But let’s be honest. We all know racism still exists in the U.S. today. We know there is a hard core of our white fellow citizens who simply will not accept their black or brown brothers and sisters -- especially one in the White House. So while we should not call every disagreement an issue of racism, it is time to call out the racism that indeed does still exist -- that wounds our soul as a nation, and that obstructs the promise of the United States.
Available now: "Faith and the Economic Crisis: Understanding the Issues"
Just over a year has passed since the collapse of Lehman Brothers, the event widely credited with triggering the recent economic decline. By and large, the conditions which led and contributed to this collapse continue to exist in the financial system.
The Center for Responsible Lending has provided an issue guide for churches and people of faith to understand the current economic crisis and the need for finance reform through the lens of faith.
You can download it here.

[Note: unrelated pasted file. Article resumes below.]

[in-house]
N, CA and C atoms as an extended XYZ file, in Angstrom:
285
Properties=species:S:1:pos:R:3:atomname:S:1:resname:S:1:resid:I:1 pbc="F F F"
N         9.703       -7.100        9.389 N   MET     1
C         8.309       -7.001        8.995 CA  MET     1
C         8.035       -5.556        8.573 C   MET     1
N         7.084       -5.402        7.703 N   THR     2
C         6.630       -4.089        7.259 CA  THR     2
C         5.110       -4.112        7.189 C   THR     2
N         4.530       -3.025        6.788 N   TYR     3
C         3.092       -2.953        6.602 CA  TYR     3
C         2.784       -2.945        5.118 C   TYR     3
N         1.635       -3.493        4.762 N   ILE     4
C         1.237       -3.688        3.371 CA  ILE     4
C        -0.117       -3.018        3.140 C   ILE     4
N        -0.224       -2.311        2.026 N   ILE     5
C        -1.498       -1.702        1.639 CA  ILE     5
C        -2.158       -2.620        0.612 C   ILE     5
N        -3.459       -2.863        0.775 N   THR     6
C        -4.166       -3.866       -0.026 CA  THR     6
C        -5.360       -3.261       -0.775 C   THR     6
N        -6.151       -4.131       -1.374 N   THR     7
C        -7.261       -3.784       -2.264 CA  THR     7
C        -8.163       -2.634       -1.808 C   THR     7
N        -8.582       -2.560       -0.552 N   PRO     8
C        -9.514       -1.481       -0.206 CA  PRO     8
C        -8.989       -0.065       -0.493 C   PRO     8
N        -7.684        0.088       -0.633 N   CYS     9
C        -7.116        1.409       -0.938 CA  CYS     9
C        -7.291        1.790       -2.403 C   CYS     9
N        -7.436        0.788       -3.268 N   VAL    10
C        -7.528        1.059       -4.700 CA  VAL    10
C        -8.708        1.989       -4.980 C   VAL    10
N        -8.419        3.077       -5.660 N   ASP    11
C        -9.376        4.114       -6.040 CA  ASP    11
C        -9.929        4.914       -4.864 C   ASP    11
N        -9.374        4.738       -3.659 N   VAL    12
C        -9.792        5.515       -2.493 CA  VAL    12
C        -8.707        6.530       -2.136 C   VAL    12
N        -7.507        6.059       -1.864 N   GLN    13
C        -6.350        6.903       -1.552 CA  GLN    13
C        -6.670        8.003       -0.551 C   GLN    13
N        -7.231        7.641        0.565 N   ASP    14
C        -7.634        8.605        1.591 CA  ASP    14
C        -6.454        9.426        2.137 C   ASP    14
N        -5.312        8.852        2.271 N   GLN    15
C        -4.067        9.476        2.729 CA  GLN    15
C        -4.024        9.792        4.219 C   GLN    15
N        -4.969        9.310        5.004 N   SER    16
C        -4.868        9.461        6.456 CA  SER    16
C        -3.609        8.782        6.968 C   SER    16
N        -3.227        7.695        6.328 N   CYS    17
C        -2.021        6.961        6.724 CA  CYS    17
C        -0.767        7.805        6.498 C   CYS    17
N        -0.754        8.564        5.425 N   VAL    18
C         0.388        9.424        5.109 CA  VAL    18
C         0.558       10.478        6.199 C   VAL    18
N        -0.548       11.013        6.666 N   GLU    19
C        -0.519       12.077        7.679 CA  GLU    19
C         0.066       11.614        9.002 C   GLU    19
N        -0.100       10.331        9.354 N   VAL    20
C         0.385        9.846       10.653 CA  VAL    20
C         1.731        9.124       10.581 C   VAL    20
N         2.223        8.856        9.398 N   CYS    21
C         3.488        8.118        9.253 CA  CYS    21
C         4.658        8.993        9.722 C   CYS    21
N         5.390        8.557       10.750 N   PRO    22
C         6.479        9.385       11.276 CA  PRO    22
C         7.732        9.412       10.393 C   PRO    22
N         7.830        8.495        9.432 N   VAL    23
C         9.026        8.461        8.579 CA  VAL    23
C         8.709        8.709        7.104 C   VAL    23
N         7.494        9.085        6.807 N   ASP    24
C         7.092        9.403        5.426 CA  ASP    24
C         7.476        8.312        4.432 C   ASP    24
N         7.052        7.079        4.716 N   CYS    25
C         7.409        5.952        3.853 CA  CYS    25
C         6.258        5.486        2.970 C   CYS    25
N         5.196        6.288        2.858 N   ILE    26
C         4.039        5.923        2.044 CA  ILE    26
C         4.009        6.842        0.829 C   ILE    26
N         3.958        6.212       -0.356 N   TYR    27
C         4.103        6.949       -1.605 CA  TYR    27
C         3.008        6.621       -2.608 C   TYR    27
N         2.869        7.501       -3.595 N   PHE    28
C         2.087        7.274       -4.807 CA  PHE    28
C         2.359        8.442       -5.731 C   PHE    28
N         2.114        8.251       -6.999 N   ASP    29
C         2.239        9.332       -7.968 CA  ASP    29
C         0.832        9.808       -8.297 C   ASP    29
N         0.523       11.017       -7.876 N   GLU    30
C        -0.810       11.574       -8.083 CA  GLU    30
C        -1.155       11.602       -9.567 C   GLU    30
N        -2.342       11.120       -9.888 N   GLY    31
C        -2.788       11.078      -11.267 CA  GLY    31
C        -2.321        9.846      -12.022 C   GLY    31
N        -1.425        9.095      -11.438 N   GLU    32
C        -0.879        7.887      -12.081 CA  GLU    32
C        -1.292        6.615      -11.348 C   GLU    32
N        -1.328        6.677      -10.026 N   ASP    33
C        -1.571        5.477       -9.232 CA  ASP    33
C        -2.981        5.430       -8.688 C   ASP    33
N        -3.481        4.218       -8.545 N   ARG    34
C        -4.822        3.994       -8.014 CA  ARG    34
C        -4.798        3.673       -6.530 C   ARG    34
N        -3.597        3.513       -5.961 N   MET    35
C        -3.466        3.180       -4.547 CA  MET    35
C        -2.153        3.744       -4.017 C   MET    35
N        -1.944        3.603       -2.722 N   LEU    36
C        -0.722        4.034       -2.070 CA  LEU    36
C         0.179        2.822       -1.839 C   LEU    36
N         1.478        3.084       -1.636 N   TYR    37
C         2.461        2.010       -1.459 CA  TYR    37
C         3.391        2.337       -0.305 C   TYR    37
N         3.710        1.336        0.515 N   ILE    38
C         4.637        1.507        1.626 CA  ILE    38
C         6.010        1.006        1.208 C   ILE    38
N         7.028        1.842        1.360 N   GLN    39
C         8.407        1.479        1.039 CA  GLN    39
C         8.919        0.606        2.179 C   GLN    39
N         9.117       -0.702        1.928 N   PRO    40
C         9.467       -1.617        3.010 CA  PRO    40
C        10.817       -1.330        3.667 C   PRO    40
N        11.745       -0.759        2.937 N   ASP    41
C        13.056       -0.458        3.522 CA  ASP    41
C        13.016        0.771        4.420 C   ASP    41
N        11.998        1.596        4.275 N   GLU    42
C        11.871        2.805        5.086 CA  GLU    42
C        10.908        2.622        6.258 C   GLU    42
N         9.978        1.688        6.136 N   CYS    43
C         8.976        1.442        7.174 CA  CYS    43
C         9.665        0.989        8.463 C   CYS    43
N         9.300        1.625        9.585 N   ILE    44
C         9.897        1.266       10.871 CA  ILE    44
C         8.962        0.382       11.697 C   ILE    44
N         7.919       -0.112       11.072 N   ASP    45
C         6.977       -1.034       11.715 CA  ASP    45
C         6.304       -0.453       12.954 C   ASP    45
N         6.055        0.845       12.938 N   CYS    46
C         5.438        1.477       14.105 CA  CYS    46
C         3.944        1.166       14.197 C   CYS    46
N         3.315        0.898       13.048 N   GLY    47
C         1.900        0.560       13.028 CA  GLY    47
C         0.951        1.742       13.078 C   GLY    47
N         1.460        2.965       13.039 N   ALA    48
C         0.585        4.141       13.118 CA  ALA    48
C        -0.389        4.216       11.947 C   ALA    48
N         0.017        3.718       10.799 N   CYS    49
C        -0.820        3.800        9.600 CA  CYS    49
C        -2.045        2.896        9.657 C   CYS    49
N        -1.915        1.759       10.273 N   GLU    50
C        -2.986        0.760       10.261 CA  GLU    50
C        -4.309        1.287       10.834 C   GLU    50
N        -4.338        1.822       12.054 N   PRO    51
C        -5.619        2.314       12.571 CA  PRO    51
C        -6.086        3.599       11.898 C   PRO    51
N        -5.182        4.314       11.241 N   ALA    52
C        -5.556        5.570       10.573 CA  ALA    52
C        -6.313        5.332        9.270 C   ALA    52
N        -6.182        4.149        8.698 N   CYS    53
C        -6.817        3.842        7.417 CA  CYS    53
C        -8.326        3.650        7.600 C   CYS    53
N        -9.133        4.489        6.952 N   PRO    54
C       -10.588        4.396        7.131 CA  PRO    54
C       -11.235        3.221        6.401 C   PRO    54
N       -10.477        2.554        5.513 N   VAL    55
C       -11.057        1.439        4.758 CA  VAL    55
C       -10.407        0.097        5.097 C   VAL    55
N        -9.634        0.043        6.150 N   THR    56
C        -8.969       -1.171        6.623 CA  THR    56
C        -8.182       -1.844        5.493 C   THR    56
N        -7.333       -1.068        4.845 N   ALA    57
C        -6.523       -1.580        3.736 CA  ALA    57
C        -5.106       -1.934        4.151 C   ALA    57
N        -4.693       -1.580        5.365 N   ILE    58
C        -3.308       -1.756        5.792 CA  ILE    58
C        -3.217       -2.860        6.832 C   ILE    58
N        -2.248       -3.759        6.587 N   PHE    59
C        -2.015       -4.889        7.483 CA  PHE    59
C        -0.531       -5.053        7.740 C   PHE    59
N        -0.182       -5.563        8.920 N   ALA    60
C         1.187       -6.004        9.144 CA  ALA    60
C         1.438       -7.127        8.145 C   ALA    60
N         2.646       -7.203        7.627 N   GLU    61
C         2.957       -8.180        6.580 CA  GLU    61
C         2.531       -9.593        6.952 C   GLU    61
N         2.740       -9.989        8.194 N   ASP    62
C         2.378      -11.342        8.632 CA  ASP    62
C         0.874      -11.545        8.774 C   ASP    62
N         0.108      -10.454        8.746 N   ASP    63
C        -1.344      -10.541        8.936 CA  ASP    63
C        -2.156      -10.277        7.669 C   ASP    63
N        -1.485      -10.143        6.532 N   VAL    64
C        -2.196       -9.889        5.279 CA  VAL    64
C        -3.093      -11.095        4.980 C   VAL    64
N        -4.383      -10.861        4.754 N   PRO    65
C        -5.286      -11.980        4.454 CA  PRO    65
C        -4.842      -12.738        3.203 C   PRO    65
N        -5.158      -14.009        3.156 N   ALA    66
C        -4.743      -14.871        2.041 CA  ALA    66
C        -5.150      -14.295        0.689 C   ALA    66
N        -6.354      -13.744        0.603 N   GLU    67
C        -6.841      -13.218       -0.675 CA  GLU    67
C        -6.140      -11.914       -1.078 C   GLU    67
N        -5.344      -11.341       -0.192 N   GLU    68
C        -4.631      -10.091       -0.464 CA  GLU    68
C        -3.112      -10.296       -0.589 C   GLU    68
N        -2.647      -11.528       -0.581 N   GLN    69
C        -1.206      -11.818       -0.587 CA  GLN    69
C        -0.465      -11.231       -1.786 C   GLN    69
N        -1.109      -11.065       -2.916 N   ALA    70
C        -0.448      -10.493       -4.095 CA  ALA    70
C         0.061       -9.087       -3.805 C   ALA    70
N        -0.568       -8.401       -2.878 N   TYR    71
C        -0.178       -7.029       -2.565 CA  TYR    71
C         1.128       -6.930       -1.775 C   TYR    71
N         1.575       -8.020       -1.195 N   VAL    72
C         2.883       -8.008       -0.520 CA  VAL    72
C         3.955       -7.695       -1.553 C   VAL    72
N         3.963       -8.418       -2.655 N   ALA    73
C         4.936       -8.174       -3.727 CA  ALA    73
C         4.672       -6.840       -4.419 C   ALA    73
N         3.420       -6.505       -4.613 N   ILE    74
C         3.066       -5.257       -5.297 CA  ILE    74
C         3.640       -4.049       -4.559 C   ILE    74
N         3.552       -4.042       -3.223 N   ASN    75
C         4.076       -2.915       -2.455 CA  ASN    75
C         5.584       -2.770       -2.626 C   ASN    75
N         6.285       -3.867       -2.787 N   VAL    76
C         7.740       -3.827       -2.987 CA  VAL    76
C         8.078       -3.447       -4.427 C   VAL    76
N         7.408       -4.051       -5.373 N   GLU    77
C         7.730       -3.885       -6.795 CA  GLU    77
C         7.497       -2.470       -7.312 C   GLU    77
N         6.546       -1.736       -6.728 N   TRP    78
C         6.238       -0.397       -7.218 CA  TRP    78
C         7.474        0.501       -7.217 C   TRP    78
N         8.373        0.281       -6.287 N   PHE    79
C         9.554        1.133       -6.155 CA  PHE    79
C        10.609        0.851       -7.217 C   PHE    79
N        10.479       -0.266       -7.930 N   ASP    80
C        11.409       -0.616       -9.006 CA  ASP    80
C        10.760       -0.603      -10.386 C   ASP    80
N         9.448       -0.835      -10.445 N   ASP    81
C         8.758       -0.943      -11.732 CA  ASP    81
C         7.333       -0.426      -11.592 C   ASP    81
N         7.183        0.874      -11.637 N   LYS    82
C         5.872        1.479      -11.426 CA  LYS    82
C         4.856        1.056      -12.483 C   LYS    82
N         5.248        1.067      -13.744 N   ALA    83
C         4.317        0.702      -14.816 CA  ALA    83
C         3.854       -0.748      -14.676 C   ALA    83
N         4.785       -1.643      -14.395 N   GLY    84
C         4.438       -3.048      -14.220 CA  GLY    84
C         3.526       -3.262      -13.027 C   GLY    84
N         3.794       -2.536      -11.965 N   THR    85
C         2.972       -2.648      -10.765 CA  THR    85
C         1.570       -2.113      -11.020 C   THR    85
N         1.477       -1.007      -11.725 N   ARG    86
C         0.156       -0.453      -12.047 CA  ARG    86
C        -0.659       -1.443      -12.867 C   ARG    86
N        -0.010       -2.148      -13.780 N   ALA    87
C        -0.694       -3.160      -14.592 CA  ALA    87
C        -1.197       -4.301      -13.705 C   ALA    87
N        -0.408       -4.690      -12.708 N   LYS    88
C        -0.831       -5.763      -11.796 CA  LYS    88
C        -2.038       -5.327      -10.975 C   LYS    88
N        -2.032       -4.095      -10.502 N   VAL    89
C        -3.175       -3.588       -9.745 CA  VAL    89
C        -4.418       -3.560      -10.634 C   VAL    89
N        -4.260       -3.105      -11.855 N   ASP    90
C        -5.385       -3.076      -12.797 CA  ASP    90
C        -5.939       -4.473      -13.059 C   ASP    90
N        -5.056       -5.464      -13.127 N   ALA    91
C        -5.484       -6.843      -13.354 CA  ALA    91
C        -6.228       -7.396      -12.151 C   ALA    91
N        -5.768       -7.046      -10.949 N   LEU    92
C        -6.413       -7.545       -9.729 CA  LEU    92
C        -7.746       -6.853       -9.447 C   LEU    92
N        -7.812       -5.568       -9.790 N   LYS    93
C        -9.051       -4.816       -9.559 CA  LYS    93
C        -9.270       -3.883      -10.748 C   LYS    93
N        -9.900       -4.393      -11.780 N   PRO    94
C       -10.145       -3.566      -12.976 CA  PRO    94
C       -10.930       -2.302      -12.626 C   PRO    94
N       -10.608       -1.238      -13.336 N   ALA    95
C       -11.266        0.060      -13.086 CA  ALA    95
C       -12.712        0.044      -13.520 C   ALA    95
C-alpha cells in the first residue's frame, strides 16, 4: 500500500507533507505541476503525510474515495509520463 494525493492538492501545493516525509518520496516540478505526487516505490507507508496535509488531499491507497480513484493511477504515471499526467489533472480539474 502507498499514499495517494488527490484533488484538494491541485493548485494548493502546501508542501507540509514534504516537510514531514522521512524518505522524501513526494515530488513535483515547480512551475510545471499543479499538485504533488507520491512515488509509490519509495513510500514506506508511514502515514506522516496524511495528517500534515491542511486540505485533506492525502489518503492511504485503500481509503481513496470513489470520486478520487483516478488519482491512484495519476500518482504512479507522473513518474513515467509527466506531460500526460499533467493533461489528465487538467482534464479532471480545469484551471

Love Your Political Enemies: A Response to Jimmy Carter's Comments on Racism
The Health-Care Bubble and My 5-Month-Old
Sojourners' Health-Care Truth-Telling Campaign: Now Targeting Advertisers
Health-Care Bankruptcies Hurt All of Us
Health Insurance's Fight Club Rules
Remembering History's Evils
The Notorious I.B.G.
Bible Translation Debates: The Challenge of Changing Language
Big Food vs. Big Health Care
Feeding the Hungry: Remembering Norman Borlaug
One Nation, Underprivileged: Analyzing the Game Instead of the Players
Consequences of the Recession
Labor Day Weekend Ironies: What Do Child Labor and S'mores Have in Common?
Human Trafficking and the Average Joe
'We Are Defined as a Nation by How We Treat Those Who Have Chosen to Hurt Us'
A 9/11 Prayer: Leonard Cohen's 'Democracy'
"Sojourners in the news" articles are the most recent news clippings that mention Sojourners in any way -- whether favorably or unfavorably. Though we provide the text on our site for your convenience, we do not necessarily endorse the views of these articles or their source publications.
Vancouver School of Theology is an inclusive and diverse graduate school known for its theological innovation. Come to an Open House November 19, 2009 / February 6, 2010. Feed your mind, body and soul. www.vst.edu.
God is NOT a Republican or a Democrat. Arm yourself with a political statement that makes sense. Get yours today!
Scared of being ‘left behind?’ What does Revelation really teach us? Explore this question with Sojourners’ four-part study guide, Christians and the Apocalypse. Use it this Sunday with your small group. Available online. Click here.
|GIVE TO SOJOURNERS: Donate now to support this voice for justice and peace.
GET THE MAGAZINE: Subscribe today